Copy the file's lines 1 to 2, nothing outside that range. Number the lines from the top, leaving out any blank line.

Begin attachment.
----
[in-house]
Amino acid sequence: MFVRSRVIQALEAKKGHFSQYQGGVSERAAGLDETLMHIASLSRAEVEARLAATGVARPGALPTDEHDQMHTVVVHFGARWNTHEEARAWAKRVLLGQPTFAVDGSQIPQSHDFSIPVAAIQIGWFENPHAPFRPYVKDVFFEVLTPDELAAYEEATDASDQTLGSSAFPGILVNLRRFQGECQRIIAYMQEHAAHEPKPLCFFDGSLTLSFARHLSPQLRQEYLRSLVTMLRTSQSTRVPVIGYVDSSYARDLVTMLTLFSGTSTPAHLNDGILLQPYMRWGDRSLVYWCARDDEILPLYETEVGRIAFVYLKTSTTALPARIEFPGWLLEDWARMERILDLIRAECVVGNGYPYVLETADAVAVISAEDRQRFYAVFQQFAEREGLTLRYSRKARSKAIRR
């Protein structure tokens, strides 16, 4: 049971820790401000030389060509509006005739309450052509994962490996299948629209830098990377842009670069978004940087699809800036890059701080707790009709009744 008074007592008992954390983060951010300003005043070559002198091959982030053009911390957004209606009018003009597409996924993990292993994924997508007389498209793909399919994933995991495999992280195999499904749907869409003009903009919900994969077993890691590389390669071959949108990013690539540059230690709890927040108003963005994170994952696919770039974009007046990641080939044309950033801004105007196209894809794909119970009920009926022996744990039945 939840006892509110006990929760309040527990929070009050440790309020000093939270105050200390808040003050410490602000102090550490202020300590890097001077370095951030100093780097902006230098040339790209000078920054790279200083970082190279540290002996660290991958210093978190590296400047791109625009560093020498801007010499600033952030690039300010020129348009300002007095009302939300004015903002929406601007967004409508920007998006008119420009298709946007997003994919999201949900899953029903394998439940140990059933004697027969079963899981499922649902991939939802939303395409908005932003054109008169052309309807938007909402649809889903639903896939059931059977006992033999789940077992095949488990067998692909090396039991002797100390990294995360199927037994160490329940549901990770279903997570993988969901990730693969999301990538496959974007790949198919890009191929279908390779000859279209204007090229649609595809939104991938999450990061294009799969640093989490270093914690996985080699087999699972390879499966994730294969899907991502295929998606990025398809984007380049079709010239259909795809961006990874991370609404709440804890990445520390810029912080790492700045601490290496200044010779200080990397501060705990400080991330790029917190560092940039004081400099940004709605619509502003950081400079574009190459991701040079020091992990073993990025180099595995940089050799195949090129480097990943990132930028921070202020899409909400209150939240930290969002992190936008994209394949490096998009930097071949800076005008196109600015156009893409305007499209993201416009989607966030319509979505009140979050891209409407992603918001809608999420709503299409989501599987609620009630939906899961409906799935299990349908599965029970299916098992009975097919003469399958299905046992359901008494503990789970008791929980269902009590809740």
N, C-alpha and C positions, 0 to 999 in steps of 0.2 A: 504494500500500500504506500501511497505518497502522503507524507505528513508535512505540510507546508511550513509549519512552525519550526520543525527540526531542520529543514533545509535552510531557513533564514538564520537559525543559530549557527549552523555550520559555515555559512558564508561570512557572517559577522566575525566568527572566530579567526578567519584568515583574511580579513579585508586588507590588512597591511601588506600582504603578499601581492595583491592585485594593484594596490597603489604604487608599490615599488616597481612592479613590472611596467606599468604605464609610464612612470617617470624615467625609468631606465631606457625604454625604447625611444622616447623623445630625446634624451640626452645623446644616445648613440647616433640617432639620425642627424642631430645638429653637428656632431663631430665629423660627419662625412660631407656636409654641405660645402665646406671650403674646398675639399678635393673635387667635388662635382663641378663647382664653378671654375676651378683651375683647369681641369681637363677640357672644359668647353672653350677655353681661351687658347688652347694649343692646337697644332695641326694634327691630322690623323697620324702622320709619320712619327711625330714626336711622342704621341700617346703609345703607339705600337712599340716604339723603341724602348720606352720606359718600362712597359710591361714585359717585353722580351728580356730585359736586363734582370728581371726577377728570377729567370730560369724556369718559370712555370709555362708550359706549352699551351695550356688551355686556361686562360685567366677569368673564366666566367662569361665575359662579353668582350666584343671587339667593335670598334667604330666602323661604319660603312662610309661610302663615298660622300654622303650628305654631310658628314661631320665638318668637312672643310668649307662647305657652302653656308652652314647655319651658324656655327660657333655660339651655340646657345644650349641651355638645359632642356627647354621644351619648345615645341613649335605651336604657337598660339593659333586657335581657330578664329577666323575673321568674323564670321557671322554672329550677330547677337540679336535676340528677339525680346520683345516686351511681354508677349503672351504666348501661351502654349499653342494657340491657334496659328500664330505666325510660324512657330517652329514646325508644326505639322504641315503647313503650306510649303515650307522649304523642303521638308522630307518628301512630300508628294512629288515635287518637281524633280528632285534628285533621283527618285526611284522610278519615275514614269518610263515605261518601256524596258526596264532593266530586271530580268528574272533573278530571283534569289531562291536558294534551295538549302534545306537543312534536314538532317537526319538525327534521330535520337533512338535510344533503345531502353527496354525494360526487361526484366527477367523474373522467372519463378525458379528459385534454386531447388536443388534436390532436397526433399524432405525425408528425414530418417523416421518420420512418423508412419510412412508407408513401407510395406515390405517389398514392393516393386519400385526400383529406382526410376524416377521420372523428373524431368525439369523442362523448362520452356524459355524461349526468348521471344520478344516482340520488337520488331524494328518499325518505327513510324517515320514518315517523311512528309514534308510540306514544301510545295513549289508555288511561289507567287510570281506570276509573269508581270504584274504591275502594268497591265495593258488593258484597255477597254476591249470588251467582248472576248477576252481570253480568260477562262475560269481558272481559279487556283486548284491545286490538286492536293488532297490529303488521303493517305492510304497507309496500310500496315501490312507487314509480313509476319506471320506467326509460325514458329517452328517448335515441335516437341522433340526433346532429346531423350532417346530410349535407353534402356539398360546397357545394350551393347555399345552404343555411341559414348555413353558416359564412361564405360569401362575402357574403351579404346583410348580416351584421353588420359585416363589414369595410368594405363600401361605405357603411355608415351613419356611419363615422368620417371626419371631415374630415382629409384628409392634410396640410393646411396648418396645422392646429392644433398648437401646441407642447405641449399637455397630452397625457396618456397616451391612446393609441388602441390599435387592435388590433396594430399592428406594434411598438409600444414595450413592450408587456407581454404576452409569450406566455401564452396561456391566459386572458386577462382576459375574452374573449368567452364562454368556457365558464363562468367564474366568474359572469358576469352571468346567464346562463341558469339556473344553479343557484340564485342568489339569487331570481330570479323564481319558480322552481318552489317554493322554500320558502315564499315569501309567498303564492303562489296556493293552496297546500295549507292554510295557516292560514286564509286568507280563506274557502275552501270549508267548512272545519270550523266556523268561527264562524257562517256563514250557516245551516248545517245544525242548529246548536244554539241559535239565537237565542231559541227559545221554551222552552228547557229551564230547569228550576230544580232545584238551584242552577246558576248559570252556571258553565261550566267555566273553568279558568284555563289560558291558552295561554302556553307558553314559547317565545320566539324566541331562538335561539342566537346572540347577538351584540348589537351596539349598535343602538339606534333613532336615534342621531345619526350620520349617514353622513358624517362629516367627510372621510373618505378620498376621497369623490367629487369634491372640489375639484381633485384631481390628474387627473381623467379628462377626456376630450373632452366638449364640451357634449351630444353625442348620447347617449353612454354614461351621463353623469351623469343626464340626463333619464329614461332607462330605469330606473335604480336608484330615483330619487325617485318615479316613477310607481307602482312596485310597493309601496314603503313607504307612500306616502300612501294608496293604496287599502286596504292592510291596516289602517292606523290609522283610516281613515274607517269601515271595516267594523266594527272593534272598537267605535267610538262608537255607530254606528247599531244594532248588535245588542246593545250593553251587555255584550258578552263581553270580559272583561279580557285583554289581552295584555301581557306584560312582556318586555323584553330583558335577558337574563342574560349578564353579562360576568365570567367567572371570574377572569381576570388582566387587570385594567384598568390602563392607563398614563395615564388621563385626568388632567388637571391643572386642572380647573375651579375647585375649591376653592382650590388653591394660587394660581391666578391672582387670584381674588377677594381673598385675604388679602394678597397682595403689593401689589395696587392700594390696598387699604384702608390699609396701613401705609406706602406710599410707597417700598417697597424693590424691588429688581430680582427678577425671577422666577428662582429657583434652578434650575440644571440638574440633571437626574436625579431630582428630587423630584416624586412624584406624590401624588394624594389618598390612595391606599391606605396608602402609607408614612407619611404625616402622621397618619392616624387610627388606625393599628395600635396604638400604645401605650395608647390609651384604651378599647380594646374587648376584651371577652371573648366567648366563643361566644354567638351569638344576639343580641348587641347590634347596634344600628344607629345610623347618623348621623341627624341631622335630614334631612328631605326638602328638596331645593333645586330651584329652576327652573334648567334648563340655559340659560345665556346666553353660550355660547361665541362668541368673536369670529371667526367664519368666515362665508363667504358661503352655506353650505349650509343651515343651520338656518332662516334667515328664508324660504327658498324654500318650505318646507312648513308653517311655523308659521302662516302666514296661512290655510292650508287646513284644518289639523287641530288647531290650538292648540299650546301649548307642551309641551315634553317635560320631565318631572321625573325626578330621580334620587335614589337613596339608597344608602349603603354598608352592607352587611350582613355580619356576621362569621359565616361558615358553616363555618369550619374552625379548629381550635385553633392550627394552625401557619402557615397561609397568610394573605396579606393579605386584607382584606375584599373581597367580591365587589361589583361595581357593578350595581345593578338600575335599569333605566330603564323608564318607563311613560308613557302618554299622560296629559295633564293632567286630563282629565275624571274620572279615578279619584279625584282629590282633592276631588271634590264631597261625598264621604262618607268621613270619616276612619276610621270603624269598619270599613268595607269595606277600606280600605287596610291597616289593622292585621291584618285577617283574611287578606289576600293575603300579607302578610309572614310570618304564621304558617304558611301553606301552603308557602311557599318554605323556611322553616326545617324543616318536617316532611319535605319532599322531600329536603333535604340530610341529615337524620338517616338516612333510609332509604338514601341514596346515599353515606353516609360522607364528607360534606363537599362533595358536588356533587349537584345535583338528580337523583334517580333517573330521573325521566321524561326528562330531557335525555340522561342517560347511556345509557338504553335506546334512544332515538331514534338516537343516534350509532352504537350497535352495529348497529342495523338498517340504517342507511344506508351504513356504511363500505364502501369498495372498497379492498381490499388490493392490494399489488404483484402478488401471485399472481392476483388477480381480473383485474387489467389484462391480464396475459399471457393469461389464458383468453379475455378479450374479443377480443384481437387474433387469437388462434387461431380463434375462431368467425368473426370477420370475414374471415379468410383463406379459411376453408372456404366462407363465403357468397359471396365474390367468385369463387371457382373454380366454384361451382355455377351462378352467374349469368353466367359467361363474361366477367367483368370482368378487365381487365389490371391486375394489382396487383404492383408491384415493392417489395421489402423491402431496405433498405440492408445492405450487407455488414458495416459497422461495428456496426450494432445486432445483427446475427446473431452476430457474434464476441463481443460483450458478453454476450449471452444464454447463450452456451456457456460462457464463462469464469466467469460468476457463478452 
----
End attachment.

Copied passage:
[in-house]
Amino acid sequence: MFVRSRVIQALEAKKGHFSQYQGGVSERAAGLDETLMHIASLSRAEVEARLAATGVARPGALPTDEHDQMHTVVVHFGARWNTHEEARAWAKRVLLGQPTFAVDGSQIPQSHDFSIPVAAIQIGWFENPHAPFRPYVKDVFFEVLTPDELAAYEEATDASDQTLGSSAFPGILVNLRRFQGECQRIIAYMQEHAAHEPKPLCFFDGSLTLSFARHLSPQLRQEYLRSLVTMLRTSQSTRVPVIGYVDSSYARDLVTMLTLFSGTSTPAHLNDGILLQPYMRWGDRSLVYWCARDDEILPLYETEVGRIAFVYLKTSTTALPARIEFPGWLLEDWARMERILDLIRAECVVGNGYPYVLETADAVAVISAEDRQRFYAVFQQFAEREGLTLRYSRKARSKAIRR